House votes for a ban on soft money

Bill is seen shaping 2000 race

By Michael Kranish, Globe Staff, 09/15/99

ASHINGTON - In a vote filled with implications for the 2000 campaign, the House late last night approved an overhaul of the campaign finance system and a ban on unlimited contributions of soft money in the upcoming election.

The bill passed in the House, 252-177. It still faces an uphill fight in the Senate, which last year killed a similar measure. But even if the bill does not become law, it could still have an impact on the presidential race. The chief Senate sponsor, Republican John McCain of Arizona, plans to make the matter a central part of his primary race, and it is likely to become a major issue in the fall campaign, as well.

The measure is also notable for what it would not do. For example, there is no cap on aggregate contributions. If one were adopted, it could keep Texas Governor George W. Bush from continuing his unprecedented fund-raising pace or could block Steve Forbes from using his fortune to finance his campaign.

There would also be no change on the $1,000-per-person contribution limit and no move toward the kind of public financing that some advocates say is the only way to level the political playing field.

''This is only a first step,'' said Representative Martin T. Meehan, a Lowell Democrat who cosponsored the House bill with Representative Christopher Shays, a Connecticut Republican. ''We've got a long way to go.''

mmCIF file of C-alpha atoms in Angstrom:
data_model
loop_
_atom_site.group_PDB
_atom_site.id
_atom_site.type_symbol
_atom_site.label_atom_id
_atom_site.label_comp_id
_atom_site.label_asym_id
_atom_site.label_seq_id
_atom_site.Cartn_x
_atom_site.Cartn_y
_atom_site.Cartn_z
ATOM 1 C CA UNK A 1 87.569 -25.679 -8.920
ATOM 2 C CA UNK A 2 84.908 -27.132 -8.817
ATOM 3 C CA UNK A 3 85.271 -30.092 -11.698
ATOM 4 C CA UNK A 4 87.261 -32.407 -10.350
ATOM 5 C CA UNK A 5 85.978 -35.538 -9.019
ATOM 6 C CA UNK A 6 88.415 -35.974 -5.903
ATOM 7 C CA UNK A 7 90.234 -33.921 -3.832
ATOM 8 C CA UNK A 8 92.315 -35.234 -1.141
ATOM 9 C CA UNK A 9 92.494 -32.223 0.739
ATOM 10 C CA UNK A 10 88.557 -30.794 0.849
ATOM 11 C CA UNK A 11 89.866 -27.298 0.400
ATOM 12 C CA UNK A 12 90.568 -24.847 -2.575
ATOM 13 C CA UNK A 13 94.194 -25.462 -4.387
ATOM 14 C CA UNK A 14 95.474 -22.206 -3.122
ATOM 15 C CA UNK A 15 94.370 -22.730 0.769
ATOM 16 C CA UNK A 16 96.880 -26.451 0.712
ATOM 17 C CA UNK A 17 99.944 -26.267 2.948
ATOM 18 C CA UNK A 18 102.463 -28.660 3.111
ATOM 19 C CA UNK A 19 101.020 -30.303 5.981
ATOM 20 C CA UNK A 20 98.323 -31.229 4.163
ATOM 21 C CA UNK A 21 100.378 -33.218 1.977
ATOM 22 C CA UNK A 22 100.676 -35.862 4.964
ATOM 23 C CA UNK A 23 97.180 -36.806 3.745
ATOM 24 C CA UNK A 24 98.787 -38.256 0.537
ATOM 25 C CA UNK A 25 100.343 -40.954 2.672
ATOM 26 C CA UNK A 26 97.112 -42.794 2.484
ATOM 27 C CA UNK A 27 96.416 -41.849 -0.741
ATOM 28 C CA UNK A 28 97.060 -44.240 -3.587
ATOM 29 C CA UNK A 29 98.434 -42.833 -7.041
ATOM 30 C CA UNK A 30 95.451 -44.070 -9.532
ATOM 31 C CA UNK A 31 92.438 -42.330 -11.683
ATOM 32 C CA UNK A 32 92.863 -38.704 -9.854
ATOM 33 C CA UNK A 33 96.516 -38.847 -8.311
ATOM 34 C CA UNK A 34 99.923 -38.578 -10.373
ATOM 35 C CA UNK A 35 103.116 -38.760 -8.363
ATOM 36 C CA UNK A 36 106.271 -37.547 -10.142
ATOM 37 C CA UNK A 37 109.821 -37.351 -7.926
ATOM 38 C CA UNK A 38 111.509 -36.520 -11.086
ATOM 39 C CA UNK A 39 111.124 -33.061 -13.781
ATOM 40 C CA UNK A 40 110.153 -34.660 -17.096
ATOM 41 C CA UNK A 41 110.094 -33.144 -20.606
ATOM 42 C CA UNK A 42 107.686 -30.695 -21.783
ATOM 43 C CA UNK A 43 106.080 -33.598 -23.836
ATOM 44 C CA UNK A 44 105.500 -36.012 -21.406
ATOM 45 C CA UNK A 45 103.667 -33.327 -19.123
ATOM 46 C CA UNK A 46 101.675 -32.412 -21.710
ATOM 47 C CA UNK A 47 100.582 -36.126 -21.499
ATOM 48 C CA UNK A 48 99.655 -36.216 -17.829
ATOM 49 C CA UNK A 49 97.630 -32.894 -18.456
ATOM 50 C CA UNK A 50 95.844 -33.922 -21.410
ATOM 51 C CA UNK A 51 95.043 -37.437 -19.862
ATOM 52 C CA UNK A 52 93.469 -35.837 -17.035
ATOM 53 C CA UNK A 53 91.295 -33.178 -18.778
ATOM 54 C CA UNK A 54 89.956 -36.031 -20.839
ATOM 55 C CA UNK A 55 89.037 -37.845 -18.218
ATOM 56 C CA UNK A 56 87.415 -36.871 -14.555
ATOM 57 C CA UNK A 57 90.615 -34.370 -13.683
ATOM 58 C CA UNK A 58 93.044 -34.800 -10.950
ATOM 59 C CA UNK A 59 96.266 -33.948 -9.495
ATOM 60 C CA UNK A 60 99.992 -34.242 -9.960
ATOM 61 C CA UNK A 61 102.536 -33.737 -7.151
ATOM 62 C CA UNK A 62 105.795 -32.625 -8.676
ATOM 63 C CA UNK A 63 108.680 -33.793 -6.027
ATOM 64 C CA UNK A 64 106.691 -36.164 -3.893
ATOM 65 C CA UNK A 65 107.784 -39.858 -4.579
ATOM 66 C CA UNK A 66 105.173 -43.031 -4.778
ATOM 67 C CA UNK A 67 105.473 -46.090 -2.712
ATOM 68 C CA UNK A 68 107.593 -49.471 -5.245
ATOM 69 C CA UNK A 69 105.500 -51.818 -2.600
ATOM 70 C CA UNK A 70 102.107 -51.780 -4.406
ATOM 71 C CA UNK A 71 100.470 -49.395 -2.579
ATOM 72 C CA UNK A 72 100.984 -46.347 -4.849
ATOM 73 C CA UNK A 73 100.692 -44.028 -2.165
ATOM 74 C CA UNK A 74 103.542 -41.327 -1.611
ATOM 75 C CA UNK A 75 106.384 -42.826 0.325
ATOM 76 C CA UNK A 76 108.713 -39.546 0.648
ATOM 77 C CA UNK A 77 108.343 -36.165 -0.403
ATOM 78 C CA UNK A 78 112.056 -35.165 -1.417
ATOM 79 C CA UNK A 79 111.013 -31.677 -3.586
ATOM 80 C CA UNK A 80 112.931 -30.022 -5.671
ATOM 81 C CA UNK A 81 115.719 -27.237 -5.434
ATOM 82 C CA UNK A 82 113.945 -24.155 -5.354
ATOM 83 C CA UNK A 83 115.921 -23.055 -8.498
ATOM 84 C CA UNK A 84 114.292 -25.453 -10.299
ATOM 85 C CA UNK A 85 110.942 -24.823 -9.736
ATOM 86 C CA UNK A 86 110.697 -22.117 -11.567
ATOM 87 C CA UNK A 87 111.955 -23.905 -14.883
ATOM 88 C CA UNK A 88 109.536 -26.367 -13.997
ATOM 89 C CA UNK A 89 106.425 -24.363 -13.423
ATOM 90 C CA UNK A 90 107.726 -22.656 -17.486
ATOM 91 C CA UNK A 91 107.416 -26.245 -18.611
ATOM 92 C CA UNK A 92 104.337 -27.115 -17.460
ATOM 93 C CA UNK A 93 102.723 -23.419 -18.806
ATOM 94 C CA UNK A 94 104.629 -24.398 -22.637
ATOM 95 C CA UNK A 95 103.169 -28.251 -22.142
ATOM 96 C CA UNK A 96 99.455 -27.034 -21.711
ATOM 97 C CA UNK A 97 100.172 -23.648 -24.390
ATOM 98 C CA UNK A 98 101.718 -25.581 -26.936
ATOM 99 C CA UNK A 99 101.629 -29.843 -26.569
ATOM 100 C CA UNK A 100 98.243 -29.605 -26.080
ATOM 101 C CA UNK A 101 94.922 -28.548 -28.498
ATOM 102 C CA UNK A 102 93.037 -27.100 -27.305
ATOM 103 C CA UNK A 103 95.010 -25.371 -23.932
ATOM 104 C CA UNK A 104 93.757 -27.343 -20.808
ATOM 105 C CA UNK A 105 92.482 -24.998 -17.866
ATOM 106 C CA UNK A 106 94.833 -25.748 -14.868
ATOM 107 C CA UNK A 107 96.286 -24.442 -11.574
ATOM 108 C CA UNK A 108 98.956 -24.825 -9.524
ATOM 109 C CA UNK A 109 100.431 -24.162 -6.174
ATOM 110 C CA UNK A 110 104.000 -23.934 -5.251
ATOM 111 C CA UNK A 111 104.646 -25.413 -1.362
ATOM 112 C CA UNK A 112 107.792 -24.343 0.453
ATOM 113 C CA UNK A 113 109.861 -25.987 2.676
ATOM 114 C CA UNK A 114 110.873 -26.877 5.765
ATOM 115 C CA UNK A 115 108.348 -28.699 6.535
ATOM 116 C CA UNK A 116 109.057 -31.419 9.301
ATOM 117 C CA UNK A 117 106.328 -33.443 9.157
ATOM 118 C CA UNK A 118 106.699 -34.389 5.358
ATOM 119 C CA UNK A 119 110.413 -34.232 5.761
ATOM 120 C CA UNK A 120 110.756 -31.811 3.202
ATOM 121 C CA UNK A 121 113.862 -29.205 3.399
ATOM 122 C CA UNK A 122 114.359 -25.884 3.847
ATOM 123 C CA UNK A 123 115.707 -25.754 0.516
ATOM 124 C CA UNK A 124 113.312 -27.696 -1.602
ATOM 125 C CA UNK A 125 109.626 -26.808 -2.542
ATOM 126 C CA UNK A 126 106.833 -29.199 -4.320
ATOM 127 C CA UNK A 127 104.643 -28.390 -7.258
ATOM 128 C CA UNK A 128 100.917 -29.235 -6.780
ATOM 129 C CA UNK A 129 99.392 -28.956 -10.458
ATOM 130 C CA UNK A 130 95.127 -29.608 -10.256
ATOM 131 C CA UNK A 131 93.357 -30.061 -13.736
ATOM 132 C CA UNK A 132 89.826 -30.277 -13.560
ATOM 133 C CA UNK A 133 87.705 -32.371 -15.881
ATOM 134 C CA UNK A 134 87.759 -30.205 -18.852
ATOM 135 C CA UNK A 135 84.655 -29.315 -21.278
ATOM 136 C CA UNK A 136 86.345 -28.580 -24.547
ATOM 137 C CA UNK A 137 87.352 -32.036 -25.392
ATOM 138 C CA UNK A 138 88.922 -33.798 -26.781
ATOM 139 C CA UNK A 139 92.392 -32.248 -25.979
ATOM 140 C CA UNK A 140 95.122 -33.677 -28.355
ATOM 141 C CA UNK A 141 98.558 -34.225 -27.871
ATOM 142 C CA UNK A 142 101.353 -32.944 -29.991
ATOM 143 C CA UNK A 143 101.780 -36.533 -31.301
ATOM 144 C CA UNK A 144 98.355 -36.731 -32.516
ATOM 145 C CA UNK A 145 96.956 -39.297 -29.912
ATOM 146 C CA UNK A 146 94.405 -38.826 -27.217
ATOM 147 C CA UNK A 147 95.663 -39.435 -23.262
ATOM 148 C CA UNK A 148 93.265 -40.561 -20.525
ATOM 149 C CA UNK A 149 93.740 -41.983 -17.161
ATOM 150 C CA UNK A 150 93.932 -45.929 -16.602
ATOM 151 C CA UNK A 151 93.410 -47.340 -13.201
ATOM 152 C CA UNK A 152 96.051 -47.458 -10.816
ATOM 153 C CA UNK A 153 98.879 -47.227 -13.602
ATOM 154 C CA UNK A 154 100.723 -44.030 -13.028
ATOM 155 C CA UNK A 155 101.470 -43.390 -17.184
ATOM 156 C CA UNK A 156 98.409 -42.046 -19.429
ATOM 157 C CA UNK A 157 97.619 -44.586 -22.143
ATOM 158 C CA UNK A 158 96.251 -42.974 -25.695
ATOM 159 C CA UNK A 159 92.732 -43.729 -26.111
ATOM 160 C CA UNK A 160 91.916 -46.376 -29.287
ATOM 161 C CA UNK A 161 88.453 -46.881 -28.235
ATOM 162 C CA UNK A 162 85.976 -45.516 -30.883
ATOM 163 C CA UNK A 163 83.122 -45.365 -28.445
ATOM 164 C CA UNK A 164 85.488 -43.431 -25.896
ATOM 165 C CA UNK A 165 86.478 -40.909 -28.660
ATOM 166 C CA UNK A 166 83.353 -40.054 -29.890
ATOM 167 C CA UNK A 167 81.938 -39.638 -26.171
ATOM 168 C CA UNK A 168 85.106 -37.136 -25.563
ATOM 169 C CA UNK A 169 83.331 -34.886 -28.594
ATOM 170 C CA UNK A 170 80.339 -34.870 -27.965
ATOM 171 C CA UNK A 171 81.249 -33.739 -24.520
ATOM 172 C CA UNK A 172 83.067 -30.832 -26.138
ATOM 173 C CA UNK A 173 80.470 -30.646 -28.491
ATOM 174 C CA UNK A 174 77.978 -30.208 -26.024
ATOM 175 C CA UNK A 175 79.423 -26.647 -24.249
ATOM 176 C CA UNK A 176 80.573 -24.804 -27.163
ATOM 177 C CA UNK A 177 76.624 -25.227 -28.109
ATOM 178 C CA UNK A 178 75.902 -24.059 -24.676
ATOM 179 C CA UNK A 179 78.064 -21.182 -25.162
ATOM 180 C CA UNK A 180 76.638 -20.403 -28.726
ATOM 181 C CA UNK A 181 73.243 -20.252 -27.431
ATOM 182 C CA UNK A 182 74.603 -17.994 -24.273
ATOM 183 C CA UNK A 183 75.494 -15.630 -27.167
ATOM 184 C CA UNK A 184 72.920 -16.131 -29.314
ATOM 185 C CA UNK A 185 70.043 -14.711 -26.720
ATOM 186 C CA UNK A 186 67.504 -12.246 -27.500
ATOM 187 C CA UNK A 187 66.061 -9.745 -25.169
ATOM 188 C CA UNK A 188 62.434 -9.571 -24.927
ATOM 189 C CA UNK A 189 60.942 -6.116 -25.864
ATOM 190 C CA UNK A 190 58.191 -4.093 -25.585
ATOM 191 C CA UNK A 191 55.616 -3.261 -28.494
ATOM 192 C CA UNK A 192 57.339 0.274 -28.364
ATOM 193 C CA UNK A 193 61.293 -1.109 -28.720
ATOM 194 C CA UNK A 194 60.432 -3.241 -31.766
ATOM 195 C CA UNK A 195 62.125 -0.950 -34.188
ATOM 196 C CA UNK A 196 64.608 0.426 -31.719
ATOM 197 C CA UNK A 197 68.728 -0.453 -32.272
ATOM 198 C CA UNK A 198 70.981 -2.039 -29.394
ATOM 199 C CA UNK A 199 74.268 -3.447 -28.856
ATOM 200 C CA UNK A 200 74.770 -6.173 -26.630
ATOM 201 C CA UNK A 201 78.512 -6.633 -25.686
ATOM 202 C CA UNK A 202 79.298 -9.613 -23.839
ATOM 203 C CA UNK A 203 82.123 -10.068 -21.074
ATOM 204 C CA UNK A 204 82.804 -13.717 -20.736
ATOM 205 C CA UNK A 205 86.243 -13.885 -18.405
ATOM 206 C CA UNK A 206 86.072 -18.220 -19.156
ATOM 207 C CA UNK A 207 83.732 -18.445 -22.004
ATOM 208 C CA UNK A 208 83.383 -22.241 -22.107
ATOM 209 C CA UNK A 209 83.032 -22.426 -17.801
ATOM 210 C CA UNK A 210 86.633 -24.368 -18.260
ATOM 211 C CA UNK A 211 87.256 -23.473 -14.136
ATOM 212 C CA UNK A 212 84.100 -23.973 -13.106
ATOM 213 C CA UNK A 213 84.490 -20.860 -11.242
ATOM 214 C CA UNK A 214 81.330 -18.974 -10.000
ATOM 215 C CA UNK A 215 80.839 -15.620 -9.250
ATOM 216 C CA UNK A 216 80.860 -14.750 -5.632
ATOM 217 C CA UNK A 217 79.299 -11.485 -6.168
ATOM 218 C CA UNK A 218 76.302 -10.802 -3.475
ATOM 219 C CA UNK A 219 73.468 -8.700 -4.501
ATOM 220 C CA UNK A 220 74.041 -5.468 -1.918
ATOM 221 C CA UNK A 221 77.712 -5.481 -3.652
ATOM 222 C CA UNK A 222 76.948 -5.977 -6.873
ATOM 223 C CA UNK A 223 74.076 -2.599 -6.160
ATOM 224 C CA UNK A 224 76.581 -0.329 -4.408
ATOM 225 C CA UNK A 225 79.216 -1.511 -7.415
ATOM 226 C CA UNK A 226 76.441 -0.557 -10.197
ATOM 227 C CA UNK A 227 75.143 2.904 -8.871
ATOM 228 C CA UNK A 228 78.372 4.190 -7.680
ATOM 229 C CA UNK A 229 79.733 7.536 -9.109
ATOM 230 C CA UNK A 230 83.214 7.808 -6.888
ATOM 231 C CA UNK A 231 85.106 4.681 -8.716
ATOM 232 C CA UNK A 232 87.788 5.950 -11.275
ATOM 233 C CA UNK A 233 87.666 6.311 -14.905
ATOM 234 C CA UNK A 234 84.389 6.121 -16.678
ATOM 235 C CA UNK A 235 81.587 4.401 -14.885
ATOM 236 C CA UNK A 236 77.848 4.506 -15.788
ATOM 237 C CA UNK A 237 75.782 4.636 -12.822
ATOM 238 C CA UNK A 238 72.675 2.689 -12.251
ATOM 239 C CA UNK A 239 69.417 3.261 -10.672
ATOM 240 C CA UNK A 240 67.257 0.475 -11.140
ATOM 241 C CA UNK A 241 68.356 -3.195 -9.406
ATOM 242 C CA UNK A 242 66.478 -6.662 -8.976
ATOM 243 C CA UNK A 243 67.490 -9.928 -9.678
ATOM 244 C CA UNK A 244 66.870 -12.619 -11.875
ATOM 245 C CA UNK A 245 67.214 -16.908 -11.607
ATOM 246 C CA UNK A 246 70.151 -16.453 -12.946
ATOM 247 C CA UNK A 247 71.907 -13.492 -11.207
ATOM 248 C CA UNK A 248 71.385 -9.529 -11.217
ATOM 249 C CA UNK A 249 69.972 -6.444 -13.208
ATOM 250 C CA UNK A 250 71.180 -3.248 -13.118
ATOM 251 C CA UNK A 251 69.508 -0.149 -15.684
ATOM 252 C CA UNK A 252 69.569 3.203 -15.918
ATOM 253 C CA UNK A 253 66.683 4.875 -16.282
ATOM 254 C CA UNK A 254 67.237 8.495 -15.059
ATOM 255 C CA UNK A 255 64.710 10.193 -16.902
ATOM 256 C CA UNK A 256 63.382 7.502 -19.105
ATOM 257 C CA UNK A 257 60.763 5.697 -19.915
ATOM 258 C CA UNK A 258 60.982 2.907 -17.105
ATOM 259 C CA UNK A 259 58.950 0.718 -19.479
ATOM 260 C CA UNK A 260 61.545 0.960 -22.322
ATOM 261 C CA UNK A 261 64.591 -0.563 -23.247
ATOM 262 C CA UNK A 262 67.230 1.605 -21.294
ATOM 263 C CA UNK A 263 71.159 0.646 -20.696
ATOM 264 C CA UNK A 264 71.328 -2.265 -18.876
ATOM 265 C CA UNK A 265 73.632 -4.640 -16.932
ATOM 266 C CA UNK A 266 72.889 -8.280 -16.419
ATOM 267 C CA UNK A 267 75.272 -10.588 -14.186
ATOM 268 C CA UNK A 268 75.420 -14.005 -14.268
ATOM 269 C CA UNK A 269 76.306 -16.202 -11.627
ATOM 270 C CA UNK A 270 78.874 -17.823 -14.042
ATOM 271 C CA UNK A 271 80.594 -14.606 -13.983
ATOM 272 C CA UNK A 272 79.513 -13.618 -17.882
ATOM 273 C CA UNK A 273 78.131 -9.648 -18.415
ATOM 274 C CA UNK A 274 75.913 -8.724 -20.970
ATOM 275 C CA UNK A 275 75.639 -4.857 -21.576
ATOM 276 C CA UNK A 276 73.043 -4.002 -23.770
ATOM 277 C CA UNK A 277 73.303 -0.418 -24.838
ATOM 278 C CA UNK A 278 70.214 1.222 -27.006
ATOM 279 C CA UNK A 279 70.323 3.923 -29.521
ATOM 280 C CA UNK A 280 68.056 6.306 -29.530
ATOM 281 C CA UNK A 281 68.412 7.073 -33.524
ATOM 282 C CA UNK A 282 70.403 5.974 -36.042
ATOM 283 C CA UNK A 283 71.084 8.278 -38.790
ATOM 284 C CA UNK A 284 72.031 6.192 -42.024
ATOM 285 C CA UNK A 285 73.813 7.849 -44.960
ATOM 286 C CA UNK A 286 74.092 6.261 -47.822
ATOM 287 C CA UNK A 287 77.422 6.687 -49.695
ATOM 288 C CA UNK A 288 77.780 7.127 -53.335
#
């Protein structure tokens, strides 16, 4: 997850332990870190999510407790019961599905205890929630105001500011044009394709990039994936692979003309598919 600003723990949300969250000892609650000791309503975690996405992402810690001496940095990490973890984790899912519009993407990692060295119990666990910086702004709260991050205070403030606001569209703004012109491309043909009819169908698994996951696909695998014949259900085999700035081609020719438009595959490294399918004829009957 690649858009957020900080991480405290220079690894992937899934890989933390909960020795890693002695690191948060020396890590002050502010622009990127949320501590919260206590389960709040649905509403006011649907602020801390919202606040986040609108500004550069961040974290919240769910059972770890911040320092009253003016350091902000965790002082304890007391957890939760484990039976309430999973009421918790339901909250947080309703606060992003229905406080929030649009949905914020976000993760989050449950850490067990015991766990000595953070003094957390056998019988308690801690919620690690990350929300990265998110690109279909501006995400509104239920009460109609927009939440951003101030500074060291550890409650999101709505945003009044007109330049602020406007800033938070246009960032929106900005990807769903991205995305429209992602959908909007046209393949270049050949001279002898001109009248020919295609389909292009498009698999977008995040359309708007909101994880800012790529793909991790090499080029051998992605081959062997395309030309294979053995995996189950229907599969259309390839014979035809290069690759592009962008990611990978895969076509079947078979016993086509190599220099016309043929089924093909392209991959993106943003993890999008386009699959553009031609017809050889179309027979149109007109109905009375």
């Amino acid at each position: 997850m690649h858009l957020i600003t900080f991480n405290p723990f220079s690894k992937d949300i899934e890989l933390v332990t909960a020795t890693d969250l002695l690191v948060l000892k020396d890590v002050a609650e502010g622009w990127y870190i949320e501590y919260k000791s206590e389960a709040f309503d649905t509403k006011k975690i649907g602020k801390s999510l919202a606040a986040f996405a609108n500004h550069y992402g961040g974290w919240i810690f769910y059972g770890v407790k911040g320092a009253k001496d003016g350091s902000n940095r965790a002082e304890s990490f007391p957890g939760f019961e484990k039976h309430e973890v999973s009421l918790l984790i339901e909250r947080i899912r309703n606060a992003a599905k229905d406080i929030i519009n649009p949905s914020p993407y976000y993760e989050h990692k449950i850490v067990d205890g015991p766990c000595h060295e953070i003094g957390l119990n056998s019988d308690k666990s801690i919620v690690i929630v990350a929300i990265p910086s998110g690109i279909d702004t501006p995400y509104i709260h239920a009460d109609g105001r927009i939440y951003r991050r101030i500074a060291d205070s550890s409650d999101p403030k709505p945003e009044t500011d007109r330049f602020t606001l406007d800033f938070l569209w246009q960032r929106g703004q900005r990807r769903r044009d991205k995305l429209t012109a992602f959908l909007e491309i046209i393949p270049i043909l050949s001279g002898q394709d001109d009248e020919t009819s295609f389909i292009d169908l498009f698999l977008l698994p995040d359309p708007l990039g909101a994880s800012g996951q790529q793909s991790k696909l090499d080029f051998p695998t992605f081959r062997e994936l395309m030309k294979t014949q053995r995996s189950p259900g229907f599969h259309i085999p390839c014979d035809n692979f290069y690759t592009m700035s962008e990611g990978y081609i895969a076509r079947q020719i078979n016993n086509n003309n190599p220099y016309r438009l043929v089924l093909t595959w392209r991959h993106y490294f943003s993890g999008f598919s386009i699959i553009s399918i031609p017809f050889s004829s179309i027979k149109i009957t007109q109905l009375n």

Still, by banning soft money, the bill seeks to end one of the most controversial practices in American politics: the contribution of unlimited and unregulated funds from individuals and corporations to political parties.

In the last presidential campaign, the Republican and Democratic parties used soft money to run millions of dollars' worth of commercials that had an enormous influence on the election, prompting a congressional investigation of foreign contributions that proved an embarrassment to the Clinton White House.

Earlier yesterday, the House defeated several Republican-sponsored amendments, including one that would raise the limit on individual contributions from $1,000 to $3,000 and another that would classify any ad mentioning a candidate's name or voting record as a campaign ad.

Republicans, in arguing for higher limits on campaign contributions, pointed out that Governor Christine Todd Whitman of New Jersey recently decided not to run for the US Senate partly because of difficulties in raising the necessary funds. But several Democrats retorted that George W. Bush didn't seem to have any difficulty raising an estimated $50 million for his presidential campaign, despite the same limitations.

The campaign-finance measure, similar to one approved by the House last year and filibustered in the Senate, was supported by the vast majority of Democrats. But the measure could not have been passed without the backing of a sizable number of Republicans, led by Shays, who were willing to buck the party leadership in the GOP-controlled chamber.